Jovan Vavic, the famed former USC water polo coach, to get a new trial in the admissions scandal



CNN

The former coach of the University of Southern California, who was convicted of his role in the college admissions scandal that rocked elite US schools earlier this year, has been granted a new trial.

Jovan Vavic, USC’s famed water polo coach for 25 years, was convicted by a jury in April of soliciting and accepting more than $220,000 in bribes in exchange for helping secure student admissions. He was convicted of conspiracy to commit honest services mail and wire fraud, bribery of federal programs and honest services wire fraud.

Prosecutors alleged that he created a “side door” for students to become athletic recruits by naming water polo recruits whether they played the sport or not. He was also accused of using fake sports resumes in the process.

On Thursday, U.S. District Judge Indira Talwani granted Vavic’s request for a new trial, but denied his request for a judgment of acquittal.

“In granting a new trial, the Court recognizes what we have long argued: the government’s case rests on the knowingly false statements of admitted fraudster Rick Singer,” defense attorney Stephen Larson said in an emailed statement. “As we have proven and the Court now confirms, there is no evidence that Coach Vavic used donations to the USC water polo program for his own benefit.”

Prosecutors did not immediately respond to CNN’s request for comment.

Vavic’s attorneys argued in court that the evidence presented at trial was “insufficient” on the conspiracy counts he faced, and that the honest services mail and wire fraud counts “caused prejudicial discharge.”

The defense team also argued that a prosecutor made mistakes in closing arguments, including when prosecutors said Vavic agreed to hire a student for $100,000.

“The government’s argument that he was agreeing to agree to hire a student for his water polo program was supported by this evidence. But his assertion that the agreement was for $100,000 was not supported by the evidence,” Talwani said in his decision.

The misrepresentations alone were not enough to warrant a new trial, Talwani wrote, but the situation was aggravated when prosecutors found statements by scheme mastermind Rick Singer to be false.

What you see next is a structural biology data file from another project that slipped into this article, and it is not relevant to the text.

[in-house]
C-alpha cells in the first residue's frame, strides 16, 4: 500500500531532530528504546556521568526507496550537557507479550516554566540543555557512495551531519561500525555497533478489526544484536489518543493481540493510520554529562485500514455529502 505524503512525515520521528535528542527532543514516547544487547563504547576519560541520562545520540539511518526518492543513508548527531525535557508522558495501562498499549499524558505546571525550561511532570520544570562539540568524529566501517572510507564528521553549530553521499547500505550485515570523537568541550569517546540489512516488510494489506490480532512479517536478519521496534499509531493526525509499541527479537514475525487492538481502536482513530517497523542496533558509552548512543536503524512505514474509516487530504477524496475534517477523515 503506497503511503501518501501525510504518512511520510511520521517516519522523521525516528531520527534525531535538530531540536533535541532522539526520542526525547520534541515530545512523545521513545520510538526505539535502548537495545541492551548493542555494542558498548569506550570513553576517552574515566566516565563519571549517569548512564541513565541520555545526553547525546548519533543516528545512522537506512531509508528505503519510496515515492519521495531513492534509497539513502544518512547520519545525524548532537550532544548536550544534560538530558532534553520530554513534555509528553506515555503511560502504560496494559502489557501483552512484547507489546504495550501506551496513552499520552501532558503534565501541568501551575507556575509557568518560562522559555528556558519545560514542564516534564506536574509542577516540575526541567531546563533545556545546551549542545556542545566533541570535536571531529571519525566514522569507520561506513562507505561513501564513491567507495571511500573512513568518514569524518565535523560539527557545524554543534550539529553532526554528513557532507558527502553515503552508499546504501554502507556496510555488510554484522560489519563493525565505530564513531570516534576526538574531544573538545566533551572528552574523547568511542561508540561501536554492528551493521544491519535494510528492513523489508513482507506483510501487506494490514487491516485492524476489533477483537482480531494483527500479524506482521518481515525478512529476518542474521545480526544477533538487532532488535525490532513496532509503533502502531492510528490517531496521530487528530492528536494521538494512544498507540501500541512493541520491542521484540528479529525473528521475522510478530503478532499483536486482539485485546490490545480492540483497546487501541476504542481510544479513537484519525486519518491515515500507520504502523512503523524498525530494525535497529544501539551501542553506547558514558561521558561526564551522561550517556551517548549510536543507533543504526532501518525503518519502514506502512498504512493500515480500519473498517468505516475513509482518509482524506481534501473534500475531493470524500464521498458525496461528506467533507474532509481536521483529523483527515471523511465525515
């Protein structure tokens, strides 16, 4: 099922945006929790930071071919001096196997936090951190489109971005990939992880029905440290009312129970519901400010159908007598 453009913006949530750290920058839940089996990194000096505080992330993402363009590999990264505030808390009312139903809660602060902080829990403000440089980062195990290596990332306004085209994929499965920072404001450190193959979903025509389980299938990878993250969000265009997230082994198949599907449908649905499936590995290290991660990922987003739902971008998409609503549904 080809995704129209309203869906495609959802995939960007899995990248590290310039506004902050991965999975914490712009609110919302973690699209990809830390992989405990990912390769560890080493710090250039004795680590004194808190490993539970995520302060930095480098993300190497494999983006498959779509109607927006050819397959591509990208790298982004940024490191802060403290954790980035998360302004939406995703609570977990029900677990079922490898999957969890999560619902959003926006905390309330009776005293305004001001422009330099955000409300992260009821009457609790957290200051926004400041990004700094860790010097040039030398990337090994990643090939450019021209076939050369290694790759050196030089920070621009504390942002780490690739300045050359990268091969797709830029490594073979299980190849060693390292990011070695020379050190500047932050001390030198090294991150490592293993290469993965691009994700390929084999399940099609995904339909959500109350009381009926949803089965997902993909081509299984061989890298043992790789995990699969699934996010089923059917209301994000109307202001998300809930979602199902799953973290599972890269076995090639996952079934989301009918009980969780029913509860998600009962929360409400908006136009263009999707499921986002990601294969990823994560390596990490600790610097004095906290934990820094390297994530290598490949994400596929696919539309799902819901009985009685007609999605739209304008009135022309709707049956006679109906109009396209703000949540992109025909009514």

“The government allegedly introduced Singer’s statements to show how Singer solicited the parents as part of the scheme,” Talwani wrote. “But when the government failed to offer a rebuttal or admission to the jury that Singer’s statements about Vavic were not offered for their truth, there is a substantial risk that the jury will reach a decision based on false evidence.”

Singer, prosecutors said, committed two general frauds: First, cheating on standardized tests for students paid for by parents; and second, using Singer’s relationships with college athletic coaches and using bribes to get the parents’ children into school with fake athletic credentials.

Vavic, a 15-time national coach of the year, was sacked in March 2019 after allegations of his involvement in the fraud became public. His men’s teams at USC won 10 national titles and he led the women to six crowns.

Most of those accused in the admissions scandal have pleaded guilty and served their sentences, generally measured in weeks or months.

Among the high-profile parents charged in the testing part of the scheme was actress Felicity Huffman, who pleaded guilty to conspiracy to commit mail fraud and honest services mail fraud for paying Singer $15,000 to boost her older daughter’s test scores. Huffman spent 11 days in jail in 2019.

Another actress, Lori Loughlin, spent two months in jail and her husband, Mossimo Giannulli, spent five months in jail for paying $500,000 to get their two daughters into USC as recruited athletes.

Singer, who pleaded guilty to multiple conspiracy charges in 2019, will be sentenced in November, according to the Justice Department.